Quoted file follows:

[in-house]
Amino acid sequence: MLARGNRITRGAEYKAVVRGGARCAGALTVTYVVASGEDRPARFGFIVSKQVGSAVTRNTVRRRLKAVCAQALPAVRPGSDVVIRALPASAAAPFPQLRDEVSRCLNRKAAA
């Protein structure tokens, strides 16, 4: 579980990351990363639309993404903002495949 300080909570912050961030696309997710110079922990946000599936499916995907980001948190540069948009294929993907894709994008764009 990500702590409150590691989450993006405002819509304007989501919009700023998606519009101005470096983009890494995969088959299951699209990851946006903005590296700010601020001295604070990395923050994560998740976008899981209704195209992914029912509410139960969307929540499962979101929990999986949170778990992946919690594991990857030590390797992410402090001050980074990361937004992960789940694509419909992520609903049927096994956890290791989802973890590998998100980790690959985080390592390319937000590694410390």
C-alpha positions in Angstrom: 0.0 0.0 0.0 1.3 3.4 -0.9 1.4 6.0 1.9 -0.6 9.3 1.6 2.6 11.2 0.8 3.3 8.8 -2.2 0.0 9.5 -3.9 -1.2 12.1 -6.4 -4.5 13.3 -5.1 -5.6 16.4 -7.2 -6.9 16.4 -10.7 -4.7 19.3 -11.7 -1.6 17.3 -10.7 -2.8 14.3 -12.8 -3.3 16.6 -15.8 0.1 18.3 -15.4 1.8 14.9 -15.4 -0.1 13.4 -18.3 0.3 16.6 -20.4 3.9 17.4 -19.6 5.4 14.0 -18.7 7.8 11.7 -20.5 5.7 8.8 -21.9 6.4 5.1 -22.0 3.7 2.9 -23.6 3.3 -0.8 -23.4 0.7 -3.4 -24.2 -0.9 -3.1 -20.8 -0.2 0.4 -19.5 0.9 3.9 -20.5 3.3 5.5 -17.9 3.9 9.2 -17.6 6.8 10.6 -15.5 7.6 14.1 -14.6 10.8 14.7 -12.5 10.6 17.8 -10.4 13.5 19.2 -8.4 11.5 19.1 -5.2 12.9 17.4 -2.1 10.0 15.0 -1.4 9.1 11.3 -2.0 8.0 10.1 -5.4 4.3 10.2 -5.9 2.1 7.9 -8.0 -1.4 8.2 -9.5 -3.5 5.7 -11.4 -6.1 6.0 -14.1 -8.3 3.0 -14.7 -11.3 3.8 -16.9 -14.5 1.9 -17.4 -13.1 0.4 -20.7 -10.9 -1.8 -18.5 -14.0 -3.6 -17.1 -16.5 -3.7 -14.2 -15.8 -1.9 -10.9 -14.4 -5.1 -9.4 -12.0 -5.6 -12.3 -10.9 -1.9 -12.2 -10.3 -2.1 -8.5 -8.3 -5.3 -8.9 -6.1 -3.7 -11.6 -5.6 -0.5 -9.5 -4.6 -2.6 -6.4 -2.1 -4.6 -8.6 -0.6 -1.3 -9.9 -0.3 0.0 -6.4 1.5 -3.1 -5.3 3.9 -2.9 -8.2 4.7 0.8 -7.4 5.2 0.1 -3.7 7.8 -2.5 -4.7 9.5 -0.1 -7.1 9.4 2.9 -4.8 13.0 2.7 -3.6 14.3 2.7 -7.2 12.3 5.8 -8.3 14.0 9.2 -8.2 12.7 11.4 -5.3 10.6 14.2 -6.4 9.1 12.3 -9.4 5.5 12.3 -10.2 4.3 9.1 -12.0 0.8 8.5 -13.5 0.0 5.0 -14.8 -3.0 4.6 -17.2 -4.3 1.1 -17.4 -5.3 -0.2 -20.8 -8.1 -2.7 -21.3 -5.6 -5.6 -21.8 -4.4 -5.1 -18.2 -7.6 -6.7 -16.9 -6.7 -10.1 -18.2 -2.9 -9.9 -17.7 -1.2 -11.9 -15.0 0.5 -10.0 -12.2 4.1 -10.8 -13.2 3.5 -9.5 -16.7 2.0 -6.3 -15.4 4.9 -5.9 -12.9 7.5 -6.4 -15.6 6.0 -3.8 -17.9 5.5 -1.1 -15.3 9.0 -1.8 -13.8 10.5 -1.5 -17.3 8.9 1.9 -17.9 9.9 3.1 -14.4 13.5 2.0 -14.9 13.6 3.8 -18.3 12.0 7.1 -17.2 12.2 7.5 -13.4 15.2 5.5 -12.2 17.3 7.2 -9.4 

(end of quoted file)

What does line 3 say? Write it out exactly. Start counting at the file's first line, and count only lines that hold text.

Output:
């Protein structure tokens, strides 16, 4: 579980990351990363639309993404903002495949 300080909570912050961030696309997710110079922990946000599936499916995907980001948190540069948009294929993907894709994008764009 990500702590409150590691989450993006405002819509304007989501919009700023998606519009101005470096983009890494995969088959299951699209990851946006903005590296700010601020001295604070990395923050994560998740976008899981209704195209992914029912509410139960969307929540499962979101929990999986949170778990992946919690594991990857030590390797992410402090001050980074990361937004992960789940694509419909992520609903049927096994956890290791989802973890590998998100980790690959985080390592390319937000590694410390």